Create your character the way you really like him. Don’t let the usual tables and creation points come into your way. You want to play a character whose everyday identity is a renowned art dealer, and who earns 500,000 bucks a month? (“What! Only one hundred thousand for this Picasso? Wrap it up!”)
So do it!
You want to play a cyborg character with artificial muscles so big that he doesn’t fit through small doorframes?
So do it!
You want to play a top-notch hacker who creates his character gadgets in his secret lab?
So do it!
You have the opportunity to create the roleplaying character you always wanted to play! Do it!
Do it now!
Some of you will say, “Hey, this is a paradise for munchkins!”. Not really. The whole roleplaying party (ie., players and game master) have the last say. So, if a player has created a character who is able to do everything, the group has the right to say “STOP! Change your character, or he won’t join our party.”
If in doubt whether your character is too super, ask your fellow players. No other rules here. Create a hero you really ache to play. And, please don’t forget, describe him with full English sentences. No numbers allowed.
Don’t forget the details: What clothes does he wear? Does he have family? What about his past? Lovers? Your character is no sterile clone fresh from the tank, he had a life before you met him. Try to find out as much as possible about this life. The more you know about your character, the “rounder”, the more believable he gets. The more you know about your character, the realer he gets.
Mighty Character = Complex Background
There’s one rule of thumb: the more powerful and mightier a character is, the more complex and detailed must be his background story.
For instance: if you play a strongman, a guy whose main characteristic is “Mighty Strong: can lift trucks”, your background requires a two-page story about how he acquired this power.
On the other hand, if you play a character who is stronger than the strongest character, who is faster than the fastest character and who is no slouch in the mental department also (compared to 10 Cray supercomputers), you better come up with a paperback novel that tells your hero’s story.
To help you determine how complex a background you need to have, take a look at your hero’s attributes, skills, abilities and powers. Then, estimate how powerful he is. If in doubt, ask your fellow players or your GM.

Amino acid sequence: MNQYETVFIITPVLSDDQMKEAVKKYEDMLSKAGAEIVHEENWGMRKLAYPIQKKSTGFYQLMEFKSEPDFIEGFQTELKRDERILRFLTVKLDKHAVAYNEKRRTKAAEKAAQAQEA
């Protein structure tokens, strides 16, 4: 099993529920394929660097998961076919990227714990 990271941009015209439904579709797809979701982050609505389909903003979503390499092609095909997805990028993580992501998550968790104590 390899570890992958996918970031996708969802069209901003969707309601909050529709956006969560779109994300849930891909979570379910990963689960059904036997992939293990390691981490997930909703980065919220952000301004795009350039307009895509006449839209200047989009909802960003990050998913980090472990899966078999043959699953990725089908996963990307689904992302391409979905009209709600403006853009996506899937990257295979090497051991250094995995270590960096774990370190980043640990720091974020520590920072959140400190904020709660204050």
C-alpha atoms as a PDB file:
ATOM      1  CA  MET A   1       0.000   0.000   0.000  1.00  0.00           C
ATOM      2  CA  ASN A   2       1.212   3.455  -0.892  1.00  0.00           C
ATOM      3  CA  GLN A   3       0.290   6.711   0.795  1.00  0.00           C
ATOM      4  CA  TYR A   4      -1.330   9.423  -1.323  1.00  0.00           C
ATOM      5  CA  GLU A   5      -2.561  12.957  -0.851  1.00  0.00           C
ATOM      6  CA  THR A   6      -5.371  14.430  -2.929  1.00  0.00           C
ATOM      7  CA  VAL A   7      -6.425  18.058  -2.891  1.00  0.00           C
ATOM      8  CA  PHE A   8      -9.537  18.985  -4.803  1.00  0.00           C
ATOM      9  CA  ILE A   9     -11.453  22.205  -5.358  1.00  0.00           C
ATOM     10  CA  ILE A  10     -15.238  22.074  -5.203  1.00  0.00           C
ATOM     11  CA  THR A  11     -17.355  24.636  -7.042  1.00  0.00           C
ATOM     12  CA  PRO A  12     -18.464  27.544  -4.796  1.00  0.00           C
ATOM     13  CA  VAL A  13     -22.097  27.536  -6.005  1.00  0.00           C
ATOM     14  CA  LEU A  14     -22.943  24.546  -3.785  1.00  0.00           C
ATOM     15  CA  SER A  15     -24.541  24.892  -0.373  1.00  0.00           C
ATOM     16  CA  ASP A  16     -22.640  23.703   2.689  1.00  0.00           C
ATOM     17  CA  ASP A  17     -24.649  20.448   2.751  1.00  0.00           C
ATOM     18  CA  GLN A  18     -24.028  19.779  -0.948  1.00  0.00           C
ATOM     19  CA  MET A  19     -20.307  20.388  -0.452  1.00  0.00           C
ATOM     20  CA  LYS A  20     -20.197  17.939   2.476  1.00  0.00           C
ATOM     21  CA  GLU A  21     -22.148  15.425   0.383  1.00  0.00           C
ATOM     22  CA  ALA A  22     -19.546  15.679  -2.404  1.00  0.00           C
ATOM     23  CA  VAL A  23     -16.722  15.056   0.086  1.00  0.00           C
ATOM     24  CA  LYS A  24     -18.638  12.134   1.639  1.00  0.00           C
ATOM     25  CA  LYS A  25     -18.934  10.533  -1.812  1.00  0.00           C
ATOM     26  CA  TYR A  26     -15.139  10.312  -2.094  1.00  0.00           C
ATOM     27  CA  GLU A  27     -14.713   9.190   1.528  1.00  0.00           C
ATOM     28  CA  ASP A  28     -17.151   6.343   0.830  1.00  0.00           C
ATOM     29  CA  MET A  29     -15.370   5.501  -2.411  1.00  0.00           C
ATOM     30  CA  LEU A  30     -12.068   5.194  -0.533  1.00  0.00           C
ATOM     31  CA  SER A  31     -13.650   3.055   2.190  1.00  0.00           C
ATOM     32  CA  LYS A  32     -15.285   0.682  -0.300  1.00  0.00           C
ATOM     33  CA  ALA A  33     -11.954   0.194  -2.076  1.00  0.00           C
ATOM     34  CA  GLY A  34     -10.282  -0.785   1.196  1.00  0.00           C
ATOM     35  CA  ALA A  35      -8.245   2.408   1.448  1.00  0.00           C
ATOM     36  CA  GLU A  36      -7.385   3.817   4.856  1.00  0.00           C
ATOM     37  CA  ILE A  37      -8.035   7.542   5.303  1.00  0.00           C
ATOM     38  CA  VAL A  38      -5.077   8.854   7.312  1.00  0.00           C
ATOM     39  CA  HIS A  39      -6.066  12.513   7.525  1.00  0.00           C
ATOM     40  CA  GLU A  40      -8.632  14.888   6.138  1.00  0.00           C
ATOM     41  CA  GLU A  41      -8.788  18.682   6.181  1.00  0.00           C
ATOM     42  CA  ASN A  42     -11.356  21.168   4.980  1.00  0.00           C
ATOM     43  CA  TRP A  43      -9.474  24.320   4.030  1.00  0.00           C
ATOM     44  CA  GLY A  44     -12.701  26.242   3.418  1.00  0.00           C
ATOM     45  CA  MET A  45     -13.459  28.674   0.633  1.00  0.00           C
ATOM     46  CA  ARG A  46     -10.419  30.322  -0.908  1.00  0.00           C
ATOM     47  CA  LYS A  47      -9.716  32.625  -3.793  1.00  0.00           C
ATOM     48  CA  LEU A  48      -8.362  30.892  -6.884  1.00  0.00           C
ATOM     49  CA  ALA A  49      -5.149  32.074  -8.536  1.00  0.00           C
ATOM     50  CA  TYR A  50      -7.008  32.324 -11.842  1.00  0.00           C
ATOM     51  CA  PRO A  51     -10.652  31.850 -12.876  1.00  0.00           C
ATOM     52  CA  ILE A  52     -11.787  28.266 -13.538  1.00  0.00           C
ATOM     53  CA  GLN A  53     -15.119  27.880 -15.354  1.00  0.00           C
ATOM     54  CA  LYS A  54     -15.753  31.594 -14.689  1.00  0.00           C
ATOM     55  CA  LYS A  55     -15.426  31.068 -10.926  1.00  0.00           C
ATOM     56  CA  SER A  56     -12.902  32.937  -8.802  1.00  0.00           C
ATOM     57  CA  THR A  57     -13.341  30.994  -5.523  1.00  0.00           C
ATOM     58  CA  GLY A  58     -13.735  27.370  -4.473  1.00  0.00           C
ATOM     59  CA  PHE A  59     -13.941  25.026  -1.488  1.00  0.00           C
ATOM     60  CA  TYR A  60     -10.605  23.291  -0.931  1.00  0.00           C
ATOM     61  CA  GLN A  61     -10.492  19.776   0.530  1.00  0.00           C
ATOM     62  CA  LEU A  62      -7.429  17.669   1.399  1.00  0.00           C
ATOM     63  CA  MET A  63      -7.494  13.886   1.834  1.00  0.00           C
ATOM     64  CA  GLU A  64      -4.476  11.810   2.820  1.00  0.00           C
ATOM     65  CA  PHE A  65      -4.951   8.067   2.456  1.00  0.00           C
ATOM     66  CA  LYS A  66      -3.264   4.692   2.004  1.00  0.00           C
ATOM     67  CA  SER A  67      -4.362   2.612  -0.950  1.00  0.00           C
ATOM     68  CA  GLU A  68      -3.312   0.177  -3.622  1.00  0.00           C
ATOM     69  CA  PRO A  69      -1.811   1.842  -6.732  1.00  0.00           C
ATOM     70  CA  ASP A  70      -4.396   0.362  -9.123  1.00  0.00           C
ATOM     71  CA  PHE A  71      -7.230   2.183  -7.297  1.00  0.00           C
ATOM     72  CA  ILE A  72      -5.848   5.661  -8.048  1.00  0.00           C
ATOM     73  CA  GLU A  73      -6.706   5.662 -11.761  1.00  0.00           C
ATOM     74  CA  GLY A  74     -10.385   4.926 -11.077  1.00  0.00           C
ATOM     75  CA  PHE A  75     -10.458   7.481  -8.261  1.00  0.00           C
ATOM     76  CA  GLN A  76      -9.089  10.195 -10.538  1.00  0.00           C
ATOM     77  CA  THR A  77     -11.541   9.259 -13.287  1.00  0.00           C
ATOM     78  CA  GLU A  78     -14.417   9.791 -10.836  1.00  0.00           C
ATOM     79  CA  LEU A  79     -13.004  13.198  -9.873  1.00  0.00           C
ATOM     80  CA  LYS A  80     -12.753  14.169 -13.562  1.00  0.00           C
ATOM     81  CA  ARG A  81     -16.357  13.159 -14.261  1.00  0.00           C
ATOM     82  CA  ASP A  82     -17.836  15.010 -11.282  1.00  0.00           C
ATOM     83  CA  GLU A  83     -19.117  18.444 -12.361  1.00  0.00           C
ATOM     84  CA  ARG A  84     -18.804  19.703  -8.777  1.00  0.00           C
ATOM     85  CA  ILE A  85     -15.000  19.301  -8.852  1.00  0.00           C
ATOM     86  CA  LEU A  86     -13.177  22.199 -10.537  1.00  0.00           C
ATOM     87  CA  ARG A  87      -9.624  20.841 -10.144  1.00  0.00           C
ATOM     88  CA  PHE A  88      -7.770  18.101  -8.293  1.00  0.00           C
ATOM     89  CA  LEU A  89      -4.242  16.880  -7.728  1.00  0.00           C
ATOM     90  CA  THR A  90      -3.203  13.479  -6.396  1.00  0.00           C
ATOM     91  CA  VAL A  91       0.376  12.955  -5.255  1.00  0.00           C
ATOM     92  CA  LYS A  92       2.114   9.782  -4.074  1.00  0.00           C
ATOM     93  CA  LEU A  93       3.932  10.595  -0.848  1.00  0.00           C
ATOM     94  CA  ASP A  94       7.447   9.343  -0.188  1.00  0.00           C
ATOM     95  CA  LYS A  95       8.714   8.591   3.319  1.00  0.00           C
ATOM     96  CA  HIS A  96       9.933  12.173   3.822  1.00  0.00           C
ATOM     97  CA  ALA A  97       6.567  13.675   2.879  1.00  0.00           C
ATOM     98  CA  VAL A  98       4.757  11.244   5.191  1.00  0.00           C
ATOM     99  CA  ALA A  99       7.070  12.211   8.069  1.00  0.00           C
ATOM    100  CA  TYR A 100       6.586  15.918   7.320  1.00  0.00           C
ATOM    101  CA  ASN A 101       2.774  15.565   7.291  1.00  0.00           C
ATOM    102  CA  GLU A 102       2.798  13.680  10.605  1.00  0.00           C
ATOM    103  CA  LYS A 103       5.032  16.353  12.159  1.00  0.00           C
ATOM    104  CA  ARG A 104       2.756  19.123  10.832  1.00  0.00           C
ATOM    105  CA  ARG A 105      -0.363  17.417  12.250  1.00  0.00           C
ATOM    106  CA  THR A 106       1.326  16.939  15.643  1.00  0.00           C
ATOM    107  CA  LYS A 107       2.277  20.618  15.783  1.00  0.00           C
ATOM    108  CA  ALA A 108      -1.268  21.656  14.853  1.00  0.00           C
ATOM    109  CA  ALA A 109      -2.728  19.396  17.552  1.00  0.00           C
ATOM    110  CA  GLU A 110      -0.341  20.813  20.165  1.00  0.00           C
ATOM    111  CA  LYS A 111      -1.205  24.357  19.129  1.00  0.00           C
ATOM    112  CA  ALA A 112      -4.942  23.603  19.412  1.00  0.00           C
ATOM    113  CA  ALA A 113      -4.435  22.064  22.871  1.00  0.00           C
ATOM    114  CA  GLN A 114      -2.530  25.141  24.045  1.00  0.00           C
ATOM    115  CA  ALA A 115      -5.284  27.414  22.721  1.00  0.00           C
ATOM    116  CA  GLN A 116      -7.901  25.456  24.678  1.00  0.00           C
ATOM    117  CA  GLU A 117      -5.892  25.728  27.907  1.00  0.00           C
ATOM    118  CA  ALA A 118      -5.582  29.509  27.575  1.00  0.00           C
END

- You’ll need a simple background (no major complications) if he is an “average” character.
- You’ll need a complex background (major complications) if he is better than average.
- You’ll need a twisted background (many complications that threaten your character’s life) if he is by far the most powerful character in your campaign.
Please don’t forget your character’s motivation. There are many motivations, and the following list by no means complete:
Revenge: the hero seeks revenge for a crime that has been committed in the past. This crime can be everything from stealing the family jewels to murdering the hero’s parents.
Love/Hate: the character is driven by a strong like/dislike for a person or group of persons. He will not rest till he has made love/peace/war with them.
Altruism: the hero wants to help people, plain and simple. Often, this motivation has a religious background (for instance: the peaceful monk who helps people and defeats enemies with defensive powers)
The world is a playground: the character is the fun-loving type. All he really wants is to have fun, playing around with his powers, and maybe even entertaining the crowd.
This is your character, and you, only you, decide how he looks and what he is able to do. If you overdo it, your fellow players will tell you.
How Rich Your Character Is
You will have noticed that we don’t mention detailed sums of money here. This is because the wealth rules work without dollar currency.
If you want to buy something, the Gamemaster determines if you can buy it. This will take the number-crunching and calculating out of the game. If you don’t agree with the GM, try to find a compromise.
Rick plays a superhero called Plasmadart, a young man in his twenties who accidently fell into lava during a hiking trip. Plasmadart (real life name Stephen Dubois) works as an engineer for International Chemical Trust, Inc., a corporation that specializes in pharmaceuticals. A secret spin-off of Stephen’s work at ICT is a pill that helps him keep his Plasma Power under control. Stephen has a Good Thing described as “He earns pretty much and is surely better off than average Joe Sixpack”, and thus is indeed better off than someone belonging to the middle class. However, in Plasmadart‘s background story, Rick writes that Stephen must spend most of his money for the chemicals required for his Anti-Internal-Combustion pill. One day, Stephen decides to buy a sports car, something like a Porsche. His GM takes a look a Plasmadart’s wealth level. Then, he decides that Stephen has not enough money to buy it yet. If Stephen saves virtually every single penny for at least twelve months, he will be able to buy the car.
This is the way your character is created in Heritage.
Don’t be afraid. If you feel exhausted after all this, take a little time-out. It’s no problem to further describe your character while playing. Experience has shown that most players modify their heroes’ descriptions during the sessions. No problem.